“Revelation 22:14–15 states the following: ‘(14) Blessed are those who do His commandments, that they may have the right to the tree of life, and may enter through the gates into the city. (15) But outside are dogs and sorcerers and sexually immoral and murderers and idolaters, and whoever loves and practices a lie.’

“This passage describes a time AFTER the heavenly Jerusalem has descended to earth (described in Revelation 21)—AFTER ‘anyone not found in the Book of Life’ had been ‘cast into the lake of fire’ (Revelation 20:15). ‘Death and Hades,’ that is, all physical humans not written in the Book of Life, had already been ‘cast into the lake of fire. This is the second death’ (Revelation 20:14).

“Revelation 22:19 adds that ‘if anyone takes away from the words of the book of this prophecy, God shall take away his part from the Book [better: Tree] of Life, from the holy city, and from the things which are written in this book.’…”

“… we read in an earlier passage, in Revelation 21:8, that those who have committed the unpardonable sin will have been thrown into the lake of fire, to be burned up and destroyed. [Revelation 21:8 reads: ‘But the cowardly, unbelieving, abominable, sexually immoral, sorcerers, idolaters, and all liars shall have their part in the lake which burns with fire and brimstone, which is the second death.’]

“The lists of sins in Revelation 21:8 and Revelation 22:15 are very similar, indicating that these passages address the same kinds of people…”

We see that those who take away from God’s Word in deed and word (“whoever loves and practices a lie” and “all liars”) will NOT be in the Kingdom of God. God does not say that they will be there, but just as the least. Continuing:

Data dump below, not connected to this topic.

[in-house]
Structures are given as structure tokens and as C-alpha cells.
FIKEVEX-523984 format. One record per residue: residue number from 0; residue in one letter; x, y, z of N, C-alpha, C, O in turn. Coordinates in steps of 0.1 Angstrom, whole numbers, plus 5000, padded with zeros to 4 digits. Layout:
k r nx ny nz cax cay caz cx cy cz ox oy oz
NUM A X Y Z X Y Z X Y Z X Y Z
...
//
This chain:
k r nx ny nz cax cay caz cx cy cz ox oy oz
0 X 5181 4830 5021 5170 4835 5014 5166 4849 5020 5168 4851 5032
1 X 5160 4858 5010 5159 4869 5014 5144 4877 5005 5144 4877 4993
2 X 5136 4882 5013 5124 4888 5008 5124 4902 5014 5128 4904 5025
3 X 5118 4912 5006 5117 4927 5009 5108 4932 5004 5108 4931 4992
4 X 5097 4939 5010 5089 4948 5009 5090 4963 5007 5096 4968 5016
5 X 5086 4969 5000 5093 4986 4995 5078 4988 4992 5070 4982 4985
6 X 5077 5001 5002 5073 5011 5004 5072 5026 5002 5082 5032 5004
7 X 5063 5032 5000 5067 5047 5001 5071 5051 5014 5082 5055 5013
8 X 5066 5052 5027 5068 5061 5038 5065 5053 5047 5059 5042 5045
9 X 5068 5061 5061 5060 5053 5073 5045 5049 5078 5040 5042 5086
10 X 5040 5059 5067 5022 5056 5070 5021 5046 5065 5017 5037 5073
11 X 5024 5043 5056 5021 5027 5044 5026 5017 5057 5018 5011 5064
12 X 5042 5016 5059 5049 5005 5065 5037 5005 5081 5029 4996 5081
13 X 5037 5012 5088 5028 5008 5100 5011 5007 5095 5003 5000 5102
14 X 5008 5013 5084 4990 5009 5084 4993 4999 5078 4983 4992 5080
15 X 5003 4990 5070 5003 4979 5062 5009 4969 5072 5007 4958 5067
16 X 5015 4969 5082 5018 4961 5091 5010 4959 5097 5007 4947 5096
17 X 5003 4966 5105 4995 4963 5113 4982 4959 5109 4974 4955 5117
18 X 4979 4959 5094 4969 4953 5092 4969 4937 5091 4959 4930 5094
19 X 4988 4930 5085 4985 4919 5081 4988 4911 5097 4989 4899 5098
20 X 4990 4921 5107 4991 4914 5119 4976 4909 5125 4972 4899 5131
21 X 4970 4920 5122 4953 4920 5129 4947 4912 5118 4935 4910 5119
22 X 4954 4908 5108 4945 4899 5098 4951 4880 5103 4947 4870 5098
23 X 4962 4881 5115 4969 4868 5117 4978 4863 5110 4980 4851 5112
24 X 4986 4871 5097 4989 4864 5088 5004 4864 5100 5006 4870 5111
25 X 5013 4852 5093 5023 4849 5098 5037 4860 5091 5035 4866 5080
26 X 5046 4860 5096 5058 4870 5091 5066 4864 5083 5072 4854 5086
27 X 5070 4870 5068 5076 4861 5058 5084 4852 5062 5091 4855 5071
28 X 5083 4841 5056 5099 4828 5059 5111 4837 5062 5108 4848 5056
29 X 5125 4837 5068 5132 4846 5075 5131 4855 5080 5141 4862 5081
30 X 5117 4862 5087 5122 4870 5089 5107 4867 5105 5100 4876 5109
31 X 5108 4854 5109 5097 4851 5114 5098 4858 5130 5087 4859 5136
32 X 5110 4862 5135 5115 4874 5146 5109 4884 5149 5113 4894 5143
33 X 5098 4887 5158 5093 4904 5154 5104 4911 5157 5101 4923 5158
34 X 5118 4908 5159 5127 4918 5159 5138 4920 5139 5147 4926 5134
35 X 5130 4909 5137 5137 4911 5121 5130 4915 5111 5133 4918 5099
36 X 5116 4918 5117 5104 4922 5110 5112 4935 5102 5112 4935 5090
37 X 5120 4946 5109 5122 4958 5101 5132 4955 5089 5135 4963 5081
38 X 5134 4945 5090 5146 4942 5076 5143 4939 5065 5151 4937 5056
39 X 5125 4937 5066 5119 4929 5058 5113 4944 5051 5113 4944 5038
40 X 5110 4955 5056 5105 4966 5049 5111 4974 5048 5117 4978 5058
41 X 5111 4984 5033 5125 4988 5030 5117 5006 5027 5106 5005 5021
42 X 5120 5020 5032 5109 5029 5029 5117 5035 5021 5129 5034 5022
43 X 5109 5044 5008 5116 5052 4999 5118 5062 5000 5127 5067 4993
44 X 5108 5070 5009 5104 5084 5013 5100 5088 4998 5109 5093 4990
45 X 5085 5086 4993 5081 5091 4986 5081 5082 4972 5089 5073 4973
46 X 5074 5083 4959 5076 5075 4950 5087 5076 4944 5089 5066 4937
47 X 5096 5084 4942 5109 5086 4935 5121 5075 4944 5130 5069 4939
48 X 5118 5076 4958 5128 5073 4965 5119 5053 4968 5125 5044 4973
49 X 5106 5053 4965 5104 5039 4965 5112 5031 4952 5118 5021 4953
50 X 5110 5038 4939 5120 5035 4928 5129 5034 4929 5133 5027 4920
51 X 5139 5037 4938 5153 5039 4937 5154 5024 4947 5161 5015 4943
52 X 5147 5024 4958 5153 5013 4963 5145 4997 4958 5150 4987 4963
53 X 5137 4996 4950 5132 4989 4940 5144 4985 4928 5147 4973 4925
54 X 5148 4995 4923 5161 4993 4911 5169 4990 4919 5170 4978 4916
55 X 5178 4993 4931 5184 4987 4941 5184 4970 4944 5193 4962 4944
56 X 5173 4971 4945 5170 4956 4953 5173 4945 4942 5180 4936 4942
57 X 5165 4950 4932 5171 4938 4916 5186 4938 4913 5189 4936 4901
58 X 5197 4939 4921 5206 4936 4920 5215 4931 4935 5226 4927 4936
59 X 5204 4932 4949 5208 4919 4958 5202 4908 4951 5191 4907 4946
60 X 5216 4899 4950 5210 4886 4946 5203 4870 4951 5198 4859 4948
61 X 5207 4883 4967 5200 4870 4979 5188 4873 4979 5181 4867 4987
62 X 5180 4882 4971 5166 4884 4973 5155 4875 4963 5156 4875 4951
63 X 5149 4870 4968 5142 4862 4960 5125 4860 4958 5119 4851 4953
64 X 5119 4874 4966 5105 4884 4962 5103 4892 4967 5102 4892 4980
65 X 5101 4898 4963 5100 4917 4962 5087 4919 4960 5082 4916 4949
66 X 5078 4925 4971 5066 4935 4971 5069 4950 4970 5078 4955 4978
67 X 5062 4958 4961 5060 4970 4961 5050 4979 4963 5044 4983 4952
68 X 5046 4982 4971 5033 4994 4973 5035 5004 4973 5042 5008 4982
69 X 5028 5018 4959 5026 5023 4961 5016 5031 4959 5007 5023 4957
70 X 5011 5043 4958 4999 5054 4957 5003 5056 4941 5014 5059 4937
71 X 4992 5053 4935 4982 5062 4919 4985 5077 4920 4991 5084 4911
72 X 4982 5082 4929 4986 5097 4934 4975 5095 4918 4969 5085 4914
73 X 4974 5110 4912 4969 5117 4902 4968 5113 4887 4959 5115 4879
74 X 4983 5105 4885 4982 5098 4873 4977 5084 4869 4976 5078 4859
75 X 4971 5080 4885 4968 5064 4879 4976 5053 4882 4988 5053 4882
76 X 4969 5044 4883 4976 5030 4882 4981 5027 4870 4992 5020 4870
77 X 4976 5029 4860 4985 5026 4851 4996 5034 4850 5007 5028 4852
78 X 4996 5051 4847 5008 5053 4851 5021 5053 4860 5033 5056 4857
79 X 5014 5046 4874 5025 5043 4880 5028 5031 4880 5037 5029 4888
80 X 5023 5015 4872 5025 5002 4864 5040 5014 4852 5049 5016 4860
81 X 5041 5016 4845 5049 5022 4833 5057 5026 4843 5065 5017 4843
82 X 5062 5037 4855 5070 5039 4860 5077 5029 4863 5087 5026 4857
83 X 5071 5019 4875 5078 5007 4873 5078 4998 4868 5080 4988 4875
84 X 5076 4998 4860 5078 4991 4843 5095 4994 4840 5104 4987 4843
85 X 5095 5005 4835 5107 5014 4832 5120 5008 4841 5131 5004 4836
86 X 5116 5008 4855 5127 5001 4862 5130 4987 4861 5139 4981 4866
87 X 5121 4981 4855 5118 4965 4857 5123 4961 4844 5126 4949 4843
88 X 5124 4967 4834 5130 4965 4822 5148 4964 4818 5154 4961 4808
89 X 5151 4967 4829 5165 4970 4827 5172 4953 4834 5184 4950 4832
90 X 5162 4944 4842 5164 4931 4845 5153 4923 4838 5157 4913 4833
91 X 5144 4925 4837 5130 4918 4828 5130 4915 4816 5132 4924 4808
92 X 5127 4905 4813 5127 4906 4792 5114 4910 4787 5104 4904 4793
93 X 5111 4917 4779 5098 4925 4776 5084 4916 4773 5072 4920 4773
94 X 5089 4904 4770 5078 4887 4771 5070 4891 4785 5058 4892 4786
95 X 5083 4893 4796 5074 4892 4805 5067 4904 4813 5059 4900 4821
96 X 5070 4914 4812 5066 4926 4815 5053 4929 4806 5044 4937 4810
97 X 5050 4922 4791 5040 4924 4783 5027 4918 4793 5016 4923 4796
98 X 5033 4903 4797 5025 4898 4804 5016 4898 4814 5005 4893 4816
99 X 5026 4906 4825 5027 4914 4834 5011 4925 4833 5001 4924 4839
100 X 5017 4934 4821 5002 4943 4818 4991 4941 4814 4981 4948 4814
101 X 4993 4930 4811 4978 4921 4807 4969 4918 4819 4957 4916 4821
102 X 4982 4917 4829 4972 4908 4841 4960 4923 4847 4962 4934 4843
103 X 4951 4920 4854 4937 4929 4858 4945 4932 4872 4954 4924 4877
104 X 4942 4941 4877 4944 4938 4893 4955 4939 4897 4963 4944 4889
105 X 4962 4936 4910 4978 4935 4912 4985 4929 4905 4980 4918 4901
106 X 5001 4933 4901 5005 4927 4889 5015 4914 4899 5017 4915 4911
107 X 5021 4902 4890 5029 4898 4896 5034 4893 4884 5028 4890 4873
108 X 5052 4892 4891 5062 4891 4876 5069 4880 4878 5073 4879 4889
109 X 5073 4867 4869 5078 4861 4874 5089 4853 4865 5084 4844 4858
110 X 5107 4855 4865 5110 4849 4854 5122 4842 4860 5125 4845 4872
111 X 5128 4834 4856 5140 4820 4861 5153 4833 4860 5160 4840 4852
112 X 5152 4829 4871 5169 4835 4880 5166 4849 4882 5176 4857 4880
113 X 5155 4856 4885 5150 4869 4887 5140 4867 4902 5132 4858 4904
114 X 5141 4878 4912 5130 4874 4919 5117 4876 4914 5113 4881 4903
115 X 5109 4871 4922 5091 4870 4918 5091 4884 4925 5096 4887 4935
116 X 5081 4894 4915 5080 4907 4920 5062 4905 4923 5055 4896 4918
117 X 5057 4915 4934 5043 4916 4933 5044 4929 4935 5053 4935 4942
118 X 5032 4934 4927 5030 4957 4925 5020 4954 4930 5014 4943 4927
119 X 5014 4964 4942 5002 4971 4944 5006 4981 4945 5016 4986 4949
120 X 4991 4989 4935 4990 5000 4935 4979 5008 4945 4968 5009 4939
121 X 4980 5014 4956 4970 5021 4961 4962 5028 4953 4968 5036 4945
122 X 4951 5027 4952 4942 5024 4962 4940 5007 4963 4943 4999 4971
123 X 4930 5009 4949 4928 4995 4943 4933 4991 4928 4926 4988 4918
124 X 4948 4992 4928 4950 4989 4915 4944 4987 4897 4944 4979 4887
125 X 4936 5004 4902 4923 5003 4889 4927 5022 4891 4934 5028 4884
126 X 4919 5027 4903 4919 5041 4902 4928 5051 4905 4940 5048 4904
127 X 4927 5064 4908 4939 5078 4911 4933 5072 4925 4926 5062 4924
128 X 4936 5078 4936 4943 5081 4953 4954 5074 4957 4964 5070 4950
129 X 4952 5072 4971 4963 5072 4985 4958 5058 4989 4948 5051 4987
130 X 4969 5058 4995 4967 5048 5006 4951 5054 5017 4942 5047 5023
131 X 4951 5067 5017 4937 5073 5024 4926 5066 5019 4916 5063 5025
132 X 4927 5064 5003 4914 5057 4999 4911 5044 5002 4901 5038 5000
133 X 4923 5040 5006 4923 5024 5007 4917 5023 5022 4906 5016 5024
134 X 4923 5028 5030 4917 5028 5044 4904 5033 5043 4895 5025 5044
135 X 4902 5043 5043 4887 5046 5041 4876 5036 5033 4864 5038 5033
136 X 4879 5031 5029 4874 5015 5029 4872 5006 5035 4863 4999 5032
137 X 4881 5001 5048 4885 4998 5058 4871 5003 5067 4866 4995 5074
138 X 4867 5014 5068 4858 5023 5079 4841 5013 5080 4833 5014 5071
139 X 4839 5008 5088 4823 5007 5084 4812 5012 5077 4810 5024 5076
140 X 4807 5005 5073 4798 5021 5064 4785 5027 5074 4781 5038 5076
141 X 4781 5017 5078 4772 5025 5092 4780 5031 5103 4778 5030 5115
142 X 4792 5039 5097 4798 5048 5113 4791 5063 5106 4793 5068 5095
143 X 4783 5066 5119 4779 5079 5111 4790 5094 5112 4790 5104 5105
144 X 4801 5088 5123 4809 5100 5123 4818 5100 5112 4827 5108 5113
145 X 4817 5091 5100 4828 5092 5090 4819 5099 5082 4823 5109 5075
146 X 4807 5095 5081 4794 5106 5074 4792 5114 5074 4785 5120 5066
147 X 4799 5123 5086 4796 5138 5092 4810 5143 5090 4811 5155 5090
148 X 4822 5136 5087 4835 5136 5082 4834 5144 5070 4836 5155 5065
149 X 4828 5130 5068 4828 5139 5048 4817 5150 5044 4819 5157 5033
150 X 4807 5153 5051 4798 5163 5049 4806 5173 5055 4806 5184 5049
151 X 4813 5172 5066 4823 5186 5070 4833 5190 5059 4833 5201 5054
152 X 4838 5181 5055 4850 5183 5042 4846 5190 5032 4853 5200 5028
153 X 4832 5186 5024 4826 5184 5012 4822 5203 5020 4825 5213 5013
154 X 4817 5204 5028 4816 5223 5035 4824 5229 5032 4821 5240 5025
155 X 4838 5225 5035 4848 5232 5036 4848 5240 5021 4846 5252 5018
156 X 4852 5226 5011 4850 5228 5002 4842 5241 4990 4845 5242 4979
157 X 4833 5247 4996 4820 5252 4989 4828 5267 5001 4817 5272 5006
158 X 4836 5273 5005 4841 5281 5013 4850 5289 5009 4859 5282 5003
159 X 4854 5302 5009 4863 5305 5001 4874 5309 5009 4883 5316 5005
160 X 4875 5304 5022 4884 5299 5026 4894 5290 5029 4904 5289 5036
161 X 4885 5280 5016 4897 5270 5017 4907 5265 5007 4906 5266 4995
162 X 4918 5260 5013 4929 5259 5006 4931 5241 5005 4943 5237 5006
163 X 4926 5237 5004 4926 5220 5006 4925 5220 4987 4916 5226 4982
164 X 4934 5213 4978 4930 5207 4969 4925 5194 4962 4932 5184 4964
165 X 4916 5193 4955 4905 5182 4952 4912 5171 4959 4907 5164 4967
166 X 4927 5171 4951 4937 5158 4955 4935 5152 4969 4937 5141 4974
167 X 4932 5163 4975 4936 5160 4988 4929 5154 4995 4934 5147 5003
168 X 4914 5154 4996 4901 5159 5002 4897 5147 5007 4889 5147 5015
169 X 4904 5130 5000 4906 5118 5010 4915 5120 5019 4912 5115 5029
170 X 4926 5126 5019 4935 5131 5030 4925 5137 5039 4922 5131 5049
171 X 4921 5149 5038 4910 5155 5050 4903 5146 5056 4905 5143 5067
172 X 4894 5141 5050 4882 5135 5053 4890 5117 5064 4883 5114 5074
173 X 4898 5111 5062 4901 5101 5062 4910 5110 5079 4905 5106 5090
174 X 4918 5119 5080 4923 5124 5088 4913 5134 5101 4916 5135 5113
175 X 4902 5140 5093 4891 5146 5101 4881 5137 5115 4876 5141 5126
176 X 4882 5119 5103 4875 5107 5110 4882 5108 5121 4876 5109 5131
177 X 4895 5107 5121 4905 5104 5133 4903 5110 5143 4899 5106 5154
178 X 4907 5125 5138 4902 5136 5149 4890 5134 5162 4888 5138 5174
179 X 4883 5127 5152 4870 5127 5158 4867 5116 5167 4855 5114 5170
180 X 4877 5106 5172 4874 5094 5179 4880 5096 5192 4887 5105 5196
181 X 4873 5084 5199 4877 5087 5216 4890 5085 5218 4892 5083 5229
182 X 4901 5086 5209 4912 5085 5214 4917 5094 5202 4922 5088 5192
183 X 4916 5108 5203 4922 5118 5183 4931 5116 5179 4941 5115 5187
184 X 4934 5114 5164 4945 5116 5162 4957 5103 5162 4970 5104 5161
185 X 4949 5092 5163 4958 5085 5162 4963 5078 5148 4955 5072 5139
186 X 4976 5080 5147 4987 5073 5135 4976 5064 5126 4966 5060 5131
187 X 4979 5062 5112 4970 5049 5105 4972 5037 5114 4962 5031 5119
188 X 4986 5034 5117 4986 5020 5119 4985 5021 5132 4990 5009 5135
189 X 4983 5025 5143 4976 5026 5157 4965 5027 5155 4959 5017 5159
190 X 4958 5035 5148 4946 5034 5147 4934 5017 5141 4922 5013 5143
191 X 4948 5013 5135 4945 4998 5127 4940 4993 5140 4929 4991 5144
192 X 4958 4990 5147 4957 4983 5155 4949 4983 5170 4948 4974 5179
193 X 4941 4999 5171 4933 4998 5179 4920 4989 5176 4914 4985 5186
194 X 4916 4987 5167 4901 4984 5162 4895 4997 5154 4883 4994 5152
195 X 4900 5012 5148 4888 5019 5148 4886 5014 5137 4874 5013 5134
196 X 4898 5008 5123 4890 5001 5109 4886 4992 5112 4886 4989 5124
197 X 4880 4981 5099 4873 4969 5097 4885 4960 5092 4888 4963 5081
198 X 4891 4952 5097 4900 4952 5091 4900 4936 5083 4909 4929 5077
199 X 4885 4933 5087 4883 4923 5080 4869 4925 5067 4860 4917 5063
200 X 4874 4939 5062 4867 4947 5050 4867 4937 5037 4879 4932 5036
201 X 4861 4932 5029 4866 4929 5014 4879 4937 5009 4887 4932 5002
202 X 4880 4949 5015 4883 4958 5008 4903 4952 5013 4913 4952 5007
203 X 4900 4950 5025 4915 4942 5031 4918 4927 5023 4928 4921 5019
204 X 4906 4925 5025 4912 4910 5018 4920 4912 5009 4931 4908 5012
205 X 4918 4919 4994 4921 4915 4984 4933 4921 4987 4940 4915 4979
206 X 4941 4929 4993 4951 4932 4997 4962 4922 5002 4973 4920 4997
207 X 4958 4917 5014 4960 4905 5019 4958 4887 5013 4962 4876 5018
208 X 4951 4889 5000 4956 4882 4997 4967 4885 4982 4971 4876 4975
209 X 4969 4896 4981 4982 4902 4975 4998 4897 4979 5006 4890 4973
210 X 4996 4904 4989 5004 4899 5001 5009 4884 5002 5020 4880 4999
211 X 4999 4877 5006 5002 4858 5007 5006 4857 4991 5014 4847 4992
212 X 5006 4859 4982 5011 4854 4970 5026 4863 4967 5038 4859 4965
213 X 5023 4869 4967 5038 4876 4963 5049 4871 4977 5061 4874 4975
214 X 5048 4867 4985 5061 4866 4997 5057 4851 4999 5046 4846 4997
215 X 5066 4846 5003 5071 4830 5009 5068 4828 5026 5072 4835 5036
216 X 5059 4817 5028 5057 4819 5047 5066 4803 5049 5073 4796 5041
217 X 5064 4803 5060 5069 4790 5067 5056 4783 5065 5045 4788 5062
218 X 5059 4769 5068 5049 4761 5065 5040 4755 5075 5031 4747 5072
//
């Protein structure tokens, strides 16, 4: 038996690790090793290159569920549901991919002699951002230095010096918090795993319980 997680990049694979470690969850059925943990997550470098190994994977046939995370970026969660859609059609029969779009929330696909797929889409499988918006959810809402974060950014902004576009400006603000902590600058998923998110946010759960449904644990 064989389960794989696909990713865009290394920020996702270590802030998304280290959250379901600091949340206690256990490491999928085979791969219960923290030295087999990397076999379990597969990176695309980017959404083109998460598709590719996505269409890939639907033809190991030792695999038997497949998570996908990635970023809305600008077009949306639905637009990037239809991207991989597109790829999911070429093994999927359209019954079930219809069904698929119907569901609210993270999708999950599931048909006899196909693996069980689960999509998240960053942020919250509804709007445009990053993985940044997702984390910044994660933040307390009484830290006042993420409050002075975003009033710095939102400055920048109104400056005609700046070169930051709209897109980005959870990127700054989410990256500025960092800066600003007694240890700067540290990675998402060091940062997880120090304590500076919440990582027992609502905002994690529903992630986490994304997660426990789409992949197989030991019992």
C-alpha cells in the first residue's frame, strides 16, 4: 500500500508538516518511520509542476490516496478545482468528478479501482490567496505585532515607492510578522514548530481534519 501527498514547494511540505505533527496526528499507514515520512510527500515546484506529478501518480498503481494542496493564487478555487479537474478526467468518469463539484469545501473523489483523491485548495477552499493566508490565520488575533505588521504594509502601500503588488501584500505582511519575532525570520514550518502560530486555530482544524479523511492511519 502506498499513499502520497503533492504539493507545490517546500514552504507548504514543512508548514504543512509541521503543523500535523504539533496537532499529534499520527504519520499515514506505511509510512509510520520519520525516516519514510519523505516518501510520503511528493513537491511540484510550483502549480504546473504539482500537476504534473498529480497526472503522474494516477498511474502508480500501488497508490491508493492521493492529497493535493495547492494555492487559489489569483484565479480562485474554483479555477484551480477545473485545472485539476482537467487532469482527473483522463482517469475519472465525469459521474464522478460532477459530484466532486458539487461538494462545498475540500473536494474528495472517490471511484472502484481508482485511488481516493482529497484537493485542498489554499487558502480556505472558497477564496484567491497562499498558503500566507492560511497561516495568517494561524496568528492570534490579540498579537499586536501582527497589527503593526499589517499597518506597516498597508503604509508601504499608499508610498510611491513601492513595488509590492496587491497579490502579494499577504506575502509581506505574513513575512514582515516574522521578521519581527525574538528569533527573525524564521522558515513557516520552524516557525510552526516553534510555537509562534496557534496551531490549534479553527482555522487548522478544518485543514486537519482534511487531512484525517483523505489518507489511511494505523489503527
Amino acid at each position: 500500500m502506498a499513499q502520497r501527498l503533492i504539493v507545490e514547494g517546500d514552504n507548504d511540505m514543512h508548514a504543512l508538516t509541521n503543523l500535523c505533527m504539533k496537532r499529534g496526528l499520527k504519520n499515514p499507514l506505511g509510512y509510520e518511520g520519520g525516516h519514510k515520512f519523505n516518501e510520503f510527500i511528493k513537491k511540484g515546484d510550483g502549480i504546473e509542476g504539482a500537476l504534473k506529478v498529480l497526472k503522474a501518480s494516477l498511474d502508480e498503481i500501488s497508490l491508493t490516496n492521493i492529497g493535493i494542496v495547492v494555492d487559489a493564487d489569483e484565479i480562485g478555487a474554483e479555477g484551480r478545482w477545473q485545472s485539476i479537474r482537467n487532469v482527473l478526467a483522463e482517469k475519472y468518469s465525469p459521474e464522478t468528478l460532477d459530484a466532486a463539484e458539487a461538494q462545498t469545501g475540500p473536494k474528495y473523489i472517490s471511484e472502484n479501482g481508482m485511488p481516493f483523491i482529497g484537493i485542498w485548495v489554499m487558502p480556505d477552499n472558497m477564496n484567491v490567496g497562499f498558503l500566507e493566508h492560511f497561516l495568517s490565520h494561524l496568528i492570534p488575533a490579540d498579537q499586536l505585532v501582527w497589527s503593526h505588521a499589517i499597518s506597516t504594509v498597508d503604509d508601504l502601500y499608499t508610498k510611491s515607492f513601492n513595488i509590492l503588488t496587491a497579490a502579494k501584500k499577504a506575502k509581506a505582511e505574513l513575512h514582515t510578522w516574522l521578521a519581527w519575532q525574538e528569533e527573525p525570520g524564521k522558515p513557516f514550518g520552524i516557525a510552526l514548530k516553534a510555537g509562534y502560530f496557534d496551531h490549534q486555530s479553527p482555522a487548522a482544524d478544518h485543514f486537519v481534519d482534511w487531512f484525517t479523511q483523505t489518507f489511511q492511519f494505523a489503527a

“The Commentary on the Whole Bible by Jamieson, Fausset and Brown, states: ‘As all the filth of the old Jerusalem was carried outside the walls and burnt there, so nothing defiled shall enter the heavenly city, but be burnt outside (cf. ch. 22:15).’

“The Broadman Bible Commentary explains Revelation 22:15, as follows: ‘The blessedness of the righteous is seen more clearly in John’s contrast with those outside. Outside does not mean that the wicked are milling around the exterior of the walls of the holy city. It means that they will never be inside the city; they are [or better: were cast into] the lake of fire (20:15). The term could have some reference to life in the present world; the righteous already know a habitation with God; the wicked are already outside.’

“In fact, the Bible speaks repeatedly about those who are ‘outside’—who are not a part of the Church. We read in 1 Corinthians 5:12–13: ‘For what have I to do with judging those also who are outside? Do you not judge those who are inside? But those who are outside God judges. Therefore put away from yourselves the evil person.’ Compare, too, Colossians 4:5 and 1 Thessalonians 4:12.

“The Greek word for ‘outside,’ ‘exo,’ which is used in those passages and in Revelation 22:15, can also mean ‘without.’ In Matthew 13:47–48, it is translated as, ‘away’: ‘Again, the kingdom of heaven is like a dragnet that was cast into the sea and gathered some of every kind, which, when it was full, they drew to the shore; and they sat down and gathered the good into vessels, but threw the bad AWAY.’